How is the West Side’s crumbling Pier 40 like the Euro crisis? Because, according Michael Novogratz — the founder of Fortress Investment Group and a board member of the Hudson River Park Trust — people didn’t understand the problem until it was too late. Now, the park is more likely than ever to close, the Villager reported.
The pier needs $100 million in infrastructure repair and has become a financial liability for the Trust, which was supposed to ensure that the 5-mile-long Hudson River Park was self-supporting. But over the next decade the park is expected to generate $200 million in revenue on expenses of more than $280 million.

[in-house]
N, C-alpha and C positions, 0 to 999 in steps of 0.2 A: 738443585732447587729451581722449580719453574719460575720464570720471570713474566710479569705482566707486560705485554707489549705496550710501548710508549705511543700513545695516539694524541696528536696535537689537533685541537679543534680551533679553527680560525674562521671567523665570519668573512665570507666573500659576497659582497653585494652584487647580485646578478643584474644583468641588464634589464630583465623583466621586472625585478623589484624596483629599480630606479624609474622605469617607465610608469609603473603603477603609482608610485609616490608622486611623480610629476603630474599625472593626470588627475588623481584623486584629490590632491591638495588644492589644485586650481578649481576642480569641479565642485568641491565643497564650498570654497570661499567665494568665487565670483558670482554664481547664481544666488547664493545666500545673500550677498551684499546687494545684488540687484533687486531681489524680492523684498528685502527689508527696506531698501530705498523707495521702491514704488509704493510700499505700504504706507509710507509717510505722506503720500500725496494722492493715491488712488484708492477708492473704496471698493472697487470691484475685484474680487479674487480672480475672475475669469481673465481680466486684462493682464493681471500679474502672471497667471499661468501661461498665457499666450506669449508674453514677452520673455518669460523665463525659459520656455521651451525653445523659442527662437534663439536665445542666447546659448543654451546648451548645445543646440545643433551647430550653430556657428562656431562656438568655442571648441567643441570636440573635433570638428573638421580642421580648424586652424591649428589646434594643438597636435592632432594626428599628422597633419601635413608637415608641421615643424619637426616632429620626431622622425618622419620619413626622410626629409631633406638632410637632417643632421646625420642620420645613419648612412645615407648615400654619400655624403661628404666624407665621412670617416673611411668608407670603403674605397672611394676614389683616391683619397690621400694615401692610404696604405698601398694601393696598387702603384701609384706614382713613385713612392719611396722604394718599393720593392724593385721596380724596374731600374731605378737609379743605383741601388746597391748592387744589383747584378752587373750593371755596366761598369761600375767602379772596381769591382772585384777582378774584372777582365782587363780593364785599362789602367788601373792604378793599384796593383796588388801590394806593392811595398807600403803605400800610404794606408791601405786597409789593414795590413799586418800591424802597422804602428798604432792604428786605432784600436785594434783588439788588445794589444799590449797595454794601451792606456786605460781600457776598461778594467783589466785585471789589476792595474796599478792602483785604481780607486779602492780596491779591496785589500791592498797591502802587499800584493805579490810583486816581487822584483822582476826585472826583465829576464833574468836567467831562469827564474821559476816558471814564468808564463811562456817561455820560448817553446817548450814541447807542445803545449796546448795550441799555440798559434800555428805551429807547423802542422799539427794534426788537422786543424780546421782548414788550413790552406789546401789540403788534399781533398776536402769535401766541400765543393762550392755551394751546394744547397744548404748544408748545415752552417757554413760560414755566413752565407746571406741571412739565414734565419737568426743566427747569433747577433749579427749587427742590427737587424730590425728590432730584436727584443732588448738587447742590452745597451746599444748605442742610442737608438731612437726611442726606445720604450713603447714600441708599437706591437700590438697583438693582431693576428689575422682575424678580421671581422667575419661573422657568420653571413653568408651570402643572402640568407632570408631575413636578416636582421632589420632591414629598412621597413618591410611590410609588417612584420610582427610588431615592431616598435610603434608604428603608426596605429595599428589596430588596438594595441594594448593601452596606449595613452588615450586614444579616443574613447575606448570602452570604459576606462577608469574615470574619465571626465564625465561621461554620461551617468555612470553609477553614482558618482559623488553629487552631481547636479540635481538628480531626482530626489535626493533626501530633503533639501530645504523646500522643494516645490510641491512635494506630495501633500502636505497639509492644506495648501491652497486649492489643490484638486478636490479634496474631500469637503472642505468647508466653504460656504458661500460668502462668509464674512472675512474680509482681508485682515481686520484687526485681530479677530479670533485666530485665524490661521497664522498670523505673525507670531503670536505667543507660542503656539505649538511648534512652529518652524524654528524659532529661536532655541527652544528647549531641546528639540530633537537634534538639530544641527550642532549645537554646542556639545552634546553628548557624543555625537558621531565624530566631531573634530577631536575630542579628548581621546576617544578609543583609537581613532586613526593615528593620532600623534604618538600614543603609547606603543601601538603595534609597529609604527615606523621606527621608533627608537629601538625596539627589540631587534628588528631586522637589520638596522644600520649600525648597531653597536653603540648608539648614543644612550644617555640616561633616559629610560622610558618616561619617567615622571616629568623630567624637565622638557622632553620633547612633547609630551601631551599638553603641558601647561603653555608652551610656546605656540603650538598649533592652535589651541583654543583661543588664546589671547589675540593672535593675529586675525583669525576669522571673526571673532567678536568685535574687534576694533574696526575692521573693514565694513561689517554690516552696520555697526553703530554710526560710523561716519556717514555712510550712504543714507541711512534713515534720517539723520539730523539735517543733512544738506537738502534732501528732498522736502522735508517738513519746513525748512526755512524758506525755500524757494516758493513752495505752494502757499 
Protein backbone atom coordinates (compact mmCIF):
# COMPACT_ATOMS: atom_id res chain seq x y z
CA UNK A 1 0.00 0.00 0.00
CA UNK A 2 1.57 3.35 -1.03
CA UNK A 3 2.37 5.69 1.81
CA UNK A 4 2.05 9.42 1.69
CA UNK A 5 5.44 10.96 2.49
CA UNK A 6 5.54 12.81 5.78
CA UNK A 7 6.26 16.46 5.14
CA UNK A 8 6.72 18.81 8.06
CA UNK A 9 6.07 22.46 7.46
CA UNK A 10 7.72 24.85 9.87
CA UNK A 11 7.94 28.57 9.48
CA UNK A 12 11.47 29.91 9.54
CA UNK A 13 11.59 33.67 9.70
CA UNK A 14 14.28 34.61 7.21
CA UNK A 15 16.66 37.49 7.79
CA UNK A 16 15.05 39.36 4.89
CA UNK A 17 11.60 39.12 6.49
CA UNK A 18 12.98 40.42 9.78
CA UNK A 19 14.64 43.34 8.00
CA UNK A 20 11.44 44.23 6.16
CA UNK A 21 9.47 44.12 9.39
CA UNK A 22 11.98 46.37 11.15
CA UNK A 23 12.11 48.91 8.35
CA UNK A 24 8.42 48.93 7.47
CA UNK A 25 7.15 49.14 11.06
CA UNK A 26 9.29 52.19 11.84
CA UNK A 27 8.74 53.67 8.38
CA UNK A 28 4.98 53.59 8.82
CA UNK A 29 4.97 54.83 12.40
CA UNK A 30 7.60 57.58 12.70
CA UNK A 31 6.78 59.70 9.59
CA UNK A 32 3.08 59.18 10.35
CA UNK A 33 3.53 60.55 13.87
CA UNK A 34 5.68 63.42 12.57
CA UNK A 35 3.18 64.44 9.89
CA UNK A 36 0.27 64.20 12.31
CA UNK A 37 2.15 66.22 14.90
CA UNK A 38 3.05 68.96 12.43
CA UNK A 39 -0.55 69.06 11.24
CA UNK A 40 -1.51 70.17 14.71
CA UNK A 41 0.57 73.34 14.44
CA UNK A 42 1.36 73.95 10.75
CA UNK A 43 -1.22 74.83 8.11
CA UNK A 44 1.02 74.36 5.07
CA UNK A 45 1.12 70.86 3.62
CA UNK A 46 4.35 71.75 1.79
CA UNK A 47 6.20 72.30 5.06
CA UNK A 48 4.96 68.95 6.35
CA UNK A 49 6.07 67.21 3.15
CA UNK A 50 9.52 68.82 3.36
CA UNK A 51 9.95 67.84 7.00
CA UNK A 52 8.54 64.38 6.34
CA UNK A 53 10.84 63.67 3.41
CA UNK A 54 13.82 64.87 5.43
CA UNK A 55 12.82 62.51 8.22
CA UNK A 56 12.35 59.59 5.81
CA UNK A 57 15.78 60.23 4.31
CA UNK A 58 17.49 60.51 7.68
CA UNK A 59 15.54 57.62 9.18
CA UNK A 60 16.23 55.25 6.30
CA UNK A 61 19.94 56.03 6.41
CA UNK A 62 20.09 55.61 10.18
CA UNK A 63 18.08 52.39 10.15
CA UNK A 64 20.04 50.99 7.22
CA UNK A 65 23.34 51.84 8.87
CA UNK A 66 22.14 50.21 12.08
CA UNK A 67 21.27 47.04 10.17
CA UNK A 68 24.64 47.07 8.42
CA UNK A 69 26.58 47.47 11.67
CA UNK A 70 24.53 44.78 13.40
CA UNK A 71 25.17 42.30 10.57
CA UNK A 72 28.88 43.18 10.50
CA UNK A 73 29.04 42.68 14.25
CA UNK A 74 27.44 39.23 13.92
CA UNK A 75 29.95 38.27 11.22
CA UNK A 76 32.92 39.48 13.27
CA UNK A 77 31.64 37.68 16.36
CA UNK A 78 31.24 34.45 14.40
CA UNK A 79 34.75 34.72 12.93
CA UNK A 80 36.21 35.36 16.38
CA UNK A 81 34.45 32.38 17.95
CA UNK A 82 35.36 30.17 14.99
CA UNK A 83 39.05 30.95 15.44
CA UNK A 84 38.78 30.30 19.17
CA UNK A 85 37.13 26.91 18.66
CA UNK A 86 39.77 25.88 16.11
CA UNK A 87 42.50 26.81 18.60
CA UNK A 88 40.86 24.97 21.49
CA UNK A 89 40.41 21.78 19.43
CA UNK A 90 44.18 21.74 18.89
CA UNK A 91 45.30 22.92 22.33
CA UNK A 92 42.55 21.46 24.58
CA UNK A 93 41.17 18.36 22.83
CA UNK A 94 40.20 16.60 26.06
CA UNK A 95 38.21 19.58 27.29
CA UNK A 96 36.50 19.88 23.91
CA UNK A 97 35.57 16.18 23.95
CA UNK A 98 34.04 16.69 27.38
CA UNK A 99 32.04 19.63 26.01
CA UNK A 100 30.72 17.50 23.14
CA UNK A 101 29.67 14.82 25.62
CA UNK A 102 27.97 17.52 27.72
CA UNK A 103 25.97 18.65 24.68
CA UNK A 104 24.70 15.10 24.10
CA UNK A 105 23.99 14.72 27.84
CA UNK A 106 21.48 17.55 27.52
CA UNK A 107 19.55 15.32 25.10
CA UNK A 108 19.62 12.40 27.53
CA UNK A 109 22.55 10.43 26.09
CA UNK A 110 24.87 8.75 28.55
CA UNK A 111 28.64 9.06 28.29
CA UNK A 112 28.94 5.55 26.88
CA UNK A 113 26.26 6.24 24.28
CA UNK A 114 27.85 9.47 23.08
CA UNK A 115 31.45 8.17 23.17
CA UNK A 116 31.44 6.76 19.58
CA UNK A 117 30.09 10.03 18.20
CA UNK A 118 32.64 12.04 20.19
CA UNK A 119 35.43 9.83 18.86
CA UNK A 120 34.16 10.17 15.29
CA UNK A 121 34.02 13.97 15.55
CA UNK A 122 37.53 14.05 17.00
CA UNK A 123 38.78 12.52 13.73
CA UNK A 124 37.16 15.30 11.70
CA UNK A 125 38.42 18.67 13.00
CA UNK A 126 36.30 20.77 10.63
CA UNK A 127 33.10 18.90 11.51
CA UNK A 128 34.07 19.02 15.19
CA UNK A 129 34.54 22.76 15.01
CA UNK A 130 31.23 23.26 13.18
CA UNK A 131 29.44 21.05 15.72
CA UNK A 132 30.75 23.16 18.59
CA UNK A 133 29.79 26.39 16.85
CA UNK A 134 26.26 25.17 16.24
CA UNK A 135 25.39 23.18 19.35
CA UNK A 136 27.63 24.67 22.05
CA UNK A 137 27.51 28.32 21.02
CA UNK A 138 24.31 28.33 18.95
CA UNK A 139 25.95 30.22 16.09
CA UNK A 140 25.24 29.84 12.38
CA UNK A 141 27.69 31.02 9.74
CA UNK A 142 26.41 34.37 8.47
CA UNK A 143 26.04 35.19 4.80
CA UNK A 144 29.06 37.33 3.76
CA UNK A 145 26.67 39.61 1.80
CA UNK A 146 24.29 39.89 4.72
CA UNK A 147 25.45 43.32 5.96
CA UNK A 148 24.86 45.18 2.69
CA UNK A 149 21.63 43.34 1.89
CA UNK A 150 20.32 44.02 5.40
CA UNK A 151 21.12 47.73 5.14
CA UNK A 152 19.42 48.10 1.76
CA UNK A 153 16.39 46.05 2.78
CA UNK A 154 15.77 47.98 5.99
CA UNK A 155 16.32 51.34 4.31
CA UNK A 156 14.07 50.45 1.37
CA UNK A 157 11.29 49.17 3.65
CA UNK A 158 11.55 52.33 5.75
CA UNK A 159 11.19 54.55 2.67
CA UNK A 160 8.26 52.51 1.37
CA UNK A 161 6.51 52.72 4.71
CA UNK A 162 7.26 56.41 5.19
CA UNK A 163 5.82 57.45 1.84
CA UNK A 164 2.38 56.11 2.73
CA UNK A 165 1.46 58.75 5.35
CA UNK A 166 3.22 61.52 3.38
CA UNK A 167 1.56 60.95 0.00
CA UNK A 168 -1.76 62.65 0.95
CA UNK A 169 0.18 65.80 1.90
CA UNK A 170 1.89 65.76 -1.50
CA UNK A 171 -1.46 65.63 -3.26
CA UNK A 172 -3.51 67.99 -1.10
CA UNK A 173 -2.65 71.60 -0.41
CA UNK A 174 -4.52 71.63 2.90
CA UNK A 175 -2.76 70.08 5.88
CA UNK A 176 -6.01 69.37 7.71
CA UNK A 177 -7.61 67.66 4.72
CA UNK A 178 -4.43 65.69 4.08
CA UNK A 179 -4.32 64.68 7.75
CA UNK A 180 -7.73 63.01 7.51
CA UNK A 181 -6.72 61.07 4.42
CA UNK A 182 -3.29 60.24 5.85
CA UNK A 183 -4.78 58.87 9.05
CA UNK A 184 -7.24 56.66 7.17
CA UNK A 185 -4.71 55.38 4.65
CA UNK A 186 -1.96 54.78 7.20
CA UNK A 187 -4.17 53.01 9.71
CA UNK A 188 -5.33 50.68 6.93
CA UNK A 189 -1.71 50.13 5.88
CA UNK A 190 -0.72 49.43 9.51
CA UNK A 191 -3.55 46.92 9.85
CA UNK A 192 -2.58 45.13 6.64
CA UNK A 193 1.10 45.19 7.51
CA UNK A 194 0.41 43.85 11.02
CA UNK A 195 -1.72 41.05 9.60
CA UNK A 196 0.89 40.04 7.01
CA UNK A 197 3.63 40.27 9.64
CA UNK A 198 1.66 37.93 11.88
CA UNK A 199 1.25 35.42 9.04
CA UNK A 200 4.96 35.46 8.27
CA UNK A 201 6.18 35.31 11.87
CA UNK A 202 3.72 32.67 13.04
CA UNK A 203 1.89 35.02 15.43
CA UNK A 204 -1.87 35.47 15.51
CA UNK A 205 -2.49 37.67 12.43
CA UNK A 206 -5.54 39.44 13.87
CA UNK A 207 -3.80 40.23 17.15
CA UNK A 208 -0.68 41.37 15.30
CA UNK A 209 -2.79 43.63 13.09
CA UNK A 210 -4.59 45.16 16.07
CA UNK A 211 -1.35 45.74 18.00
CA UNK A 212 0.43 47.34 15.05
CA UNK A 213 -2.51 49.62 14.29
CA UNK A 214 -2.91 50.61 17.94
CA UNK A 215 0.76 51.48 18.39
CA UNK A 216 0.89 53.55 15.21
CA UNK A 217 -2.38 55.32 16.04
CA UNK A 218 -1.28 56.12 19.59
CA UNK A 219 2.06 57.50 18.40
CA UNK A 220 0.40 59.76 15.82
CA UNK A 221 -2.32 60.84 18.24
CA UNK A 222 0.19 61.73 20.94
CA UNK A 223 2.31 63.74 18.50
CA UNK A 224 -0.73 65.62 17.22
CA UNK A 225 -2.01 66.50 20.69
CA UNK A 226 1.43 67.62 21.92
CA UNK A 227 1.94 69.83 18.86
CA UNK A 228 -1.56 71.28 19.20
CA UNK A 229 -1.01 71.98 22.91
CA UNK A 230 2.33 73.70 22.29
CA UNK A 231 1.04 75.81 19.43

Pier 40 pulls in $5 million per year for its parking, but even those funds were used to pay for a $6 million urgent repair of the northeastern section of the pier’s roof.
Hudson River Park Trust President Madelyn Wils has tried repeatedly to get the community to approve a residential development on the site — which a study found would be the least disruptful development while producing the highest possible revenue for the park — but was unable to get state legislative approval to change the Hudson River Park Act by the end of its session in June. The act forbids a lease of the piers for longer than 30 years, but developers are unwilling to take on the project with such a short-term lease.
“It’s a difficult decision to make — no one wants to make this decision — but we don’t have the money for these repairs,” Wils told the Villager. “We’re going to do our best to keep it open.” [Villager]